Finding an edge in your NFL betting requires you to look at certain teams’ strengths and weaknesses in different areas of the field. Some teams are strong on defense, others on offense. A rare few are packed full of talent in every position.
Here’s a selection of Sunday’s games where mismatches at key positions will likely have a big impact on the outcome.
Patriots’ wide receiver Randy Moss vs. Redskins’ secondary
It’s not so much that the Washington Redskins’ secondary is weak, it’s just that Randy Moss is that good. Twice against the Dolphins last week he made virtually impossible catches, one from a 35-yard pass, the other from a 50-yard throw.
On both occasions Moss had two safeties covering him. He rose above them to make the catches look easy. The receiver leads the league in touchdowns and receiving yards for the season mainly because he is the go-to guy for the league’s most accurate quarterback, Tom Brady.
The Redskins, meanwhile, could be without corner back Fred Smoot after he pulled his hamstring in Sunday’s win over the Cardinals. Backup Shawn Springs looks set to face the league’s leading receiver.
New England is a 16-point home favorite.
Steelers’ running back Willie Parker vs. Bengals’ rush defense
Pittsburgh Steelers running back Willie Parker should continue his fine form on Sunday against a poor Bengals’ rush defense. The workhorse receiver has already racked up 600 yards on the ground this season, which is a problem for a Cincinnati defense giving up 135.5 per game.
At 5-foot-10, Parker is not the biggest guy you’ll see on a football field, but he uses his pace and power to carve opposing teams open. He already has four games this season with 100 or more rushing yards and the Steelers have won every game where he’s gone over the century mark.
The Bengals have given up 100 or more yards to four different rushers this season, which could be part of the reason why they are 3 ½-point home underdogs.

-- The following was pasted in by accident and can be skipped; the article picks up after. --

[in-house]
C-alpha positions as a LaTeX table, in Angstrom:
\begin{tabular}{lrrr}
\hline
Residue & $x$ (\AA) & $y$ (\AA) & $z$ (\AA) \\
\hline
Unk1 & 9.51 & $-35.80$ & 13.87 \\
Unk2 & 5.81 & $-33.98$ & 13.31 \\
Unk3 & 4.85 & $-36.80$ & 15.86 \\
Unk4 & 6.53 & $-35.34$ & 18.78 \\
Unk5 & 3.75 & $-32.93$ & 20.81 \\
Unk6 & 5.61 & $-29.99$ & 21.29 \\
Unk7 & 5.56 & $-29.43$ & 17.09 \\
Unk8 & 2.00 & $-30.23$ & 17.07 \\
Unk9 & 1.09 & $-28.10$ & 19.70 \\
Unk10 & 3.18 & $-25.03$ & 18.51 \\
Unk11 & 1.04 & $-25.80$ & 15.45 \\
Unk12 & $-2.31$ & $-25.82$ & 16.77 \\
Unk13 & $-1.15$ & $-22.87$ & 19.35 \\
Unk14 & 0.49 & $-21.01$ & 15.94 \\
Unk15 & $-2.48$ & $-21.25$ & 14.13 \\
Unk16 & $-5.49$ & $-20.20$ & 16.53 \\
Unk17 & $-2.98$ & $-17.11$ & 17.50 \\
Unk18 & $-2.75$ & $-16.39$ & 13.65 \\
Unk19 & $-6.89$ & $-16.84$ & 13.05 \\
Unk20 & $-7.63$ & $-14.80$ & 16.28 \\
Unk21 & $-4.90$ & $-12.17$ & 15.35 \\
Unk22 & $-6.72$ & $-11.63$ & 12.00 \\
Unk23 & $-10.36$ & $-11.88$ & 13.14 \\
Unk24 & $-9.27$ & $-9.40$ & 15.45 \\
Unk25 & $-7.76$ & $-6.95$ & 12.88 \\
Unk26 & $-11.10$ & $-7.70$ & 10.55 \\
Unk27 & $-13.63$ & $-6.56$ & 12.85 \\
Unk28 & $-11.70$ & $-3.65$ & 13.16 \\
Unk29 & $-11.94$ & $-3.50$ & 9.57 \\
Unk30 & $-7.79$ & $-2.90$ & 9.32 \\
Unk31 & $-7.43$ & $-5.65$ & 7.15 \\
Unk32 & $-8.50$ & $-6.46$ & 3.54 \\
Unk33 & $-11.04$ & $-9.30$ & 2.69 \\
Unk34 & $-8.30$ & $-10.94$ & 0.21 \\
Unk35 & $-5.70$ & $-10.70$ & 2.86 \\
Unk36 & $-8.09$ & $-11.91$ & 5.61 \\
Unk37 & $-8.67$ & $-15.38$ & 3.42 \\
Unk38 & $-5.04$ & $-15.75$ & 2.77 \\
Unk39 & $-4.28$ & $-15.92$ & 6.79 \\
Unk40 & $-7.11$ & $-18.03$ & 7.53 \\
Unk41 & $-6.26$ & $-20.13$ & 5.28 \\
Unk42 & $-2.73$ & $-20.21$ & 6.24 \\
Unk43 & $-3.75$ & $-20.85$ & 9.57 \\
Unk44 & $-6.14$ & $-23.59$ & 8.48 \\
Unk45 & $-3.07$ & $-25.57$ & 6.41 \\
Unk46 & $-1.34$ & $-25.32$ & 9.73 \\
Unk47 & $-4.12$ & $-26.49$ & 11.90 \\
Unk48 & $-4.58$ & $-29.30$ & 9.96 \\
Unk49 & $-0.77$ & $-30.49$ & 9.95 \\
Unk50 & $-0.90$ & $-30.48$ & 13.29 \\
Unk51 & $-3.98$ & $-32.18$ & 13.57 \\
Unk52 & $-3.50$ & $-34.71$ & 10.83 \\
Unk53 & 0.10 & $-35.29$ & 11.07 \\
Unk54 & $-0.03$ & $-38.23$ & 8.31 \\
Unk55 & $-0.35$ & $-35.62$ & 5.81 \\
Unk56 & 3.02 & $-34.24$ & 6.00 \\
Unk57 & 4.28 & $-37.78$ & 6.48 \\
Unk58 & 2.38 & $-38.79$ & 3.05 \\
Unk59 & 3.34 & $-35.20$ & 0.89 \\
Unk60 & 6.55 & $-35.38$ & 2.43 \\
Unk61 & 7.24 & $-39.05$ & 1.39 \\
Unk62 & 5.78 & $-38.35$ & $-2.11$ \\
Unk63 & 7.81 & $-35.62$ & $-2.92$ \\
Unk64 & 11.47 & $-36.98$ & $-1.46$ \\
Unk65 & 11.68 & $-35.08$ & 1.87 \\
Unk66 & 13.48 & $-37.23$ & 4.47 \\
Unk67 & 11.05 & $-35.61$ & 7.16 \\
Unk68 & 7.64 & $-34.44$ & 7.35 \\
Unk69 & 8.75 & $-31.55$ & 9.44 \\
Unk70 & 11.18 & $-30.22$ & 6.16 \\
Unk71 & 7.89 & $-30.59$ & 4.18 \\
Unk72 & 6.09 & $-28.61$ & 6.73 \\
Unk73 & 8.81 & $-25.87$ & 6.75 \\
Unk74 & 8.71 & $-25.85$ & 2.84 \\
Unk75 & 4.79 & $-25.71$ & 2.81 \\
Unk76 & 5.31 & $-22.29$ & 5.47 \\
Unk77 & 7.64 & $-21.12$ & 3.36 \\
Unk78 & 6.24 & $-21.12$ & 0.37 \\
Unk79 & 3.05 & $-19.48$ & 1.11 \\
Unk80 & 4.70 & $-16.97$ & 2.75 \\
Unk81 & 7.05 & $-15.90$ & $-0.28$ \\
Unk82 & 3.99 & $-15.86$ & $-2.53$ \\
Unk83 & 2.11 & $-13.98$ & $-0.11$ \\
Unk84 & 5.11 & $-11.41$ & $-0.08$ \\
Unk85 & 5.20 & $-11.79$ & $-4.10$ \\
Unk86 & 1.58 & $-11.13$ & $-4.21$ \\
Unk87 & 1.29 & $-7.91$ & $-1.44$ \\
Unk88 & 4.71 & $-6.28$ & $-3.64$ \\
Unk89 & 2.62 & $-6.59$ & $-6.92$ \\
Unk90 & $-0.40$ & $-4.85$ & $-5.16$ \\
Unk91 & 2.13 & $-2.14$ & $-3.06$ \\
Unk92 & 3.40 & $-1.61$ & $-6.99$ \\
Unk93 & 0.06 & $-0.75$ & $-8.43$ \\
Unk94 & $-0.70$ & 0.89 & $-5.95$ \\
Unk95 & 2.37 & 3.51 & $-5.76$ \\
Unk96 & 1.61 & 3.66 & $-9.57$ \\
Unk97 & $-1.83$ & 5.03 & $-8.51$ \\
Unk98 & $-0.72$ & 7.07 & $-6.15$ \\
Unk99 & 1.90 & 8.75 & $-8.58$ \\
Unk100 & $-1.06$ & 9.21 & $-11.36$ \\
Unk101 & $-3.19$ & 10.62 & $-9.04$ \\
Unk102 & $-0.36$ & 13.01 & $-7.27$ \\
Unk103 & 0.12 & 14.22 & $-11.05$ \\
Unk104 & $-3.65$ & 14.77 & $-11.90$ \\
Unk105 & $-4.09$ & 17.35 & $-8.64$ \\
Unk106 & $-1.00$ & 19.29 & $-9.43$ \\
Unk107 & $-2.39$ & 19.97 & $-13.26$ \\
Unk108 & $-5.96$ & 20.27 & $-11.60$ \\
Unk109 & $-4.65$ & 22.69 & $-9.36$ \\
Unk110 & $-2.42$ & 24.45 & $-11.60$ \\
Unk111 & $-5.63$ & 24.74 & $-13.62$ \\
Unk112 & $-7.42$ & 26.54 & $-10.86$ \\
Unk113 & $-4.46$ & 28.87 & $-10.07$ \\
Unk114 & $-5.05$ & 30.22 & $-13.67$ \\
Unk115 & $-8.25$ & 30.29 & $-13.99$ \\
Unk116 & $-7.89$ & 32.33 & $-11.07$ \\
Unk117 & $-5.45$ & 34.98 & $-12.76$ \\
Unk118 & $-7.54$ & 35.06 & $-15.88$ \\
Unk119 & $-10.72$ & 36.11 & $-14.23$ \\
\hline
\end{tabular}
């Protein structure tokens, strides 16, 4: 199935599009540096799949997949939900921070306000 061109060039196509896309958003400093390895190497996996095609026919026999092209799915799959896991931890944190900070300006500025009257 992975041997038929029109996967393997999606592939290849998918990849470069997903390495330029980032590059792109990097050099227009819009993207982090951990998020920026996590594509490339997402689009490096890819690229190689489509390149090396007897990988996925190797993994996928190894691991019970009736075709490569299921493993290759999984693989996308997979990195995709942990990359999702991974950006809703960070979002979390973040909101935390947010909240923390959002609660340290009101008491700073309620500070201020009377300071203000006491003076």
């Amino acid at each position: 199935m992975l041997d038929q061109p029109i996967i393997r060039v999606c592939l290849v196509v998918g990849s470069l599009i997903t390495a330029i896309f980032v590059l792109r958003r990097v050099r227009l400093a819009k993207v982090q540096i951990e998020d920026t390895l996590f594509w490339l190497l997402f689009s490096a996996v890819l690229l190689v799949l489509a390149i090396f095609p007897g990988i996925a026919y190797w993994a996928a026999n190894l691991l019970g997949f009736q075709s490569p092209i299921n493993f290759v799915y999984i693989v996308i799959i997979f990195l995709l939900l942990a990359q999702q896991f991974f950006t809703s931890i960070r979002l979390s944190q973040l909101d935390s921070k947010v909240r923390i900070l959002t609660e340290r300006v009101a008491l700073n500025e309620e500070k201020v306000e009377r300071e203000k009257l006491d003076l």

Chargers’ turnovers gained vs. Texans’ turnovers lost
Were it not for its stupid mistakes on offense, the Houston Texans could actually have a better record than 3-4. But their inability to protect the ball has cost them, and could continue to do so against a Chargers’ defense that prides itself on forcing turnovers.
Offense starts with the quarterback, and so do offensive mistakes. Texans QB Matt Schaub has thrown as many interceptions this season as he has touchdowns. Combined, Houston has turned over the ball an AFC-high 18 times this season – eight interceptions and 10 fumbles.
On the flip side, the Chargers rank third in the AFC with 19 turnovers gained – seven touchdowns and seven fumbles.
Eagles’ pass offense vs. Vikings’ pass defense
The Eagles favor passing the ball over running it and that could spell trouble for a struggling Vikings’ secondary. Philly quarterback Donovan McNabb has thrown for seven touchdowns and just two interceptions this season, and should dominate the league’s worst pass defense.
Minnesota has given up 282.5 yards per game in the air, allowing Cowboys’ QB Tony Romo to throw for 277 yards and one touchdown in last week’s 24-14 loss.
Philadelphia is a 1-point road favorite.
Browns’ red zone offense vs. Rams’ red zone defense
The Browns are the third-most efficient team in the red zone this season, scoring 11 touchdowns in 17 attempts. This week they face a Rams defense that has allowed its opponents 14 touchdowns out of the 26 times they’ve reached the St. Louis red zone.
Cleveland’s surprising red zone success is largely down to running backs Jamal Lewis, Jason Wright and QB Derek Anderson. The trio has combined for 63 rushing yards and four rushing TDs from inside the 20-yard line, while Anderson has also thrown for 70 yards and seven TDs from the same area.
Based on what they have done so far this season, the Rams’ defensive line will not be able to contain the Browns. St. Louis has given up points, either a touchdown or a field goal, in 22 of the 24 times its opponents have gotten inside the 20-yard line.
St. Louis is a 3-point home underdog.